“She could come to Europe now but why would she when she’s completely safe and able to live a normal life in China?” says Bradley.
“The quarantine now in China is three weeks, which you have to spend in a hotel when you get back, and she obviously doesn’t want to do that because she’s flat out with her medical industry work.”
During the lockdown Bradley worked with Elaine’s contacts in securing PPE stocks and put his energy into assisting with preparing for and mitigating against the pandemic.
But soon, with the return of racing during the late summer, he was back to what he knew and loved – competing in professional motorsport.
During testing Bradley went to stay with IDEC Sport head of racing Nicolas Minassian’s family in the south of France to concentrate on training and preparing for the upcoming European Le Mans Series season.
“That was probably the highlight of the year, Nic and his wife were fantastic hosts and I cycled around the south of France, which I absolutely loved,” he says.
While Bradley was critical of Europe’s initial slow response to the pandemic, he is quick to praise ELMS organisers and IDEC Sport for their handling of procedures and protocols.
“I have to give credit to them because they were very good with it, very organised,” he says.
“You know we had Paul-Loup [Chatin] test positive. But after that team boss Patrice [Lafargue] made the whole team have COVID tests. That was just his decision, so good for him.”
Le Mans was epic for the IDEC team after a qualifying incident for Bradley’s team-mate Paul Lafargue ensured a back-of-the-grid, plus one lap waiting in the pitlane, start following a herculean effort to get the car rebuilt and ready for the race
Bradley, Lafargue and Loup-Chatin fought back to drive a superb race and finish sixth in LMP2. Thereafter Bradley completed the ELMS season for the team, but for him 2020 will be remembered for the surreal and dramatic events that happened earlier in the year.
He still has a searing frustration about the sometimes contrary ways in which the Asian and European continents managed and reacted to the pandemic.
“From a personal standpoint it’s all far more difficult for me to deal with than the economic side which I’ve lost out on with investments and work over there [in Asia],” he says.
“I left Hangzhou at the end of January and I told people over here ‘we are in the shit, be careful and be ready’.
“I’m not a government person, I’m an ordinary citizen and I knew how bad this was in January and what infuriates me is that complacency and naivety have played a big part in these current lockdowns we are all experiencing.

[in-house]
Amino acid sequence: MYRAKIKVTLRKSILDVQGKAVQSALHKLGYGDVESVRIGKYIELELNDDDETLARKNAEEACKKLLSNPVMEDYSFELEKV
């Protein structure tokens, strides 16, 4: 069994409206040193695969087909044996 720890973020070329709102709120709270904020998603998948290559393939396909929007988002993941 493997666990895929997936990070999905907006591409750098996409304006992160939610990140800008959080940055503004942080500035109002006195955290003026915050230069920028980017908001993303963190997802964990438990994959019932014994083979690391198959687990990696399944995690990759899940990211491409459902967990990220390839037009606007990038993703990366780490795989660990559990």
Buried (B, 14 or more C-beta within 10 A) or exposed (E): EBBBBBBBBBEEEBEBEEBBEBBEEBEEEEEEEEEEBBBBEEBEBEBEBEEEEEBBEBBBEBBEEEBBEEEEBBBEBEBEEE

“This is what really annoys me and now we’re screwed by it and we just have to wait for the vaccine, that’s our only real way out of this.
“But conversely, my girlfriend’s life is more or less completely normal now. If I were in Hangzhou now I could go to a cinema, a bar with her, no problem.”
Bradley also gives some fascinating insight into the opposing protocols in assessments of how Europe and China treated the seriousness of the COVID-19 pandemic.
“I had six occasions this year where I had to self-isolate based on travelling and I didn’t get checked on once, not once, not going through the border, not at home, no phone call, nothing,” he says.
“When Elaine went back to China in July, she got her flight ticket, which must be minimum two weeks away, and you have to fill in a locator app every single day for those two weeks up to your flight. If you don’t fill that app in you can’t take the flight.
“You need a negative COVID test before you arrive at the airport. You then get on the flight. Before you are allowed off the flight they came on to give everyone a test on the plane and then you have to wait on the plane until everyone has been tested and they’re negative.
“You then go through immigration and are tested again. And they can give you a CT scan as well, so they scan your lungs to see if there’s anything that the PCR test didn’t pick up.
“Then you are taken from the airport on a bus to your hotel. Your meals come at a set time, it was a reasonable hotel, she was in a good four- or five-star hotel.
“They then come in and give you a test three times during your trip. You have to take your temperature in the room every single day and send it on an app. They put a seal on your room and if you break that seal for any reason you get arrested straight away.”
Bradley believes that attitudes within cultures has fostered the current situation in Europe and the US where economies are dwindling, businesses crashing and unemployment approaching record levels in some countries. In particular he’s appalled by some people’s attitudes.
“I hate this ‘oh everything’s so draconian, blah, blah, you can’t do that’,” he says.
“China is largely free [of the pandemic] at the moment and their GDP is going up. At the beginning of this everyone said ‘oh China’s economy has come out of this fine’ but at the peak of this there was 360-odd companies going bankrupt a day in China, a day, so they lost a load. People don’t realise that but now they’re on the way up because they managed the pandemic.
“People just need to think a bit before they criticise other nations or other cultures, and believe me I have spent time on both sides.”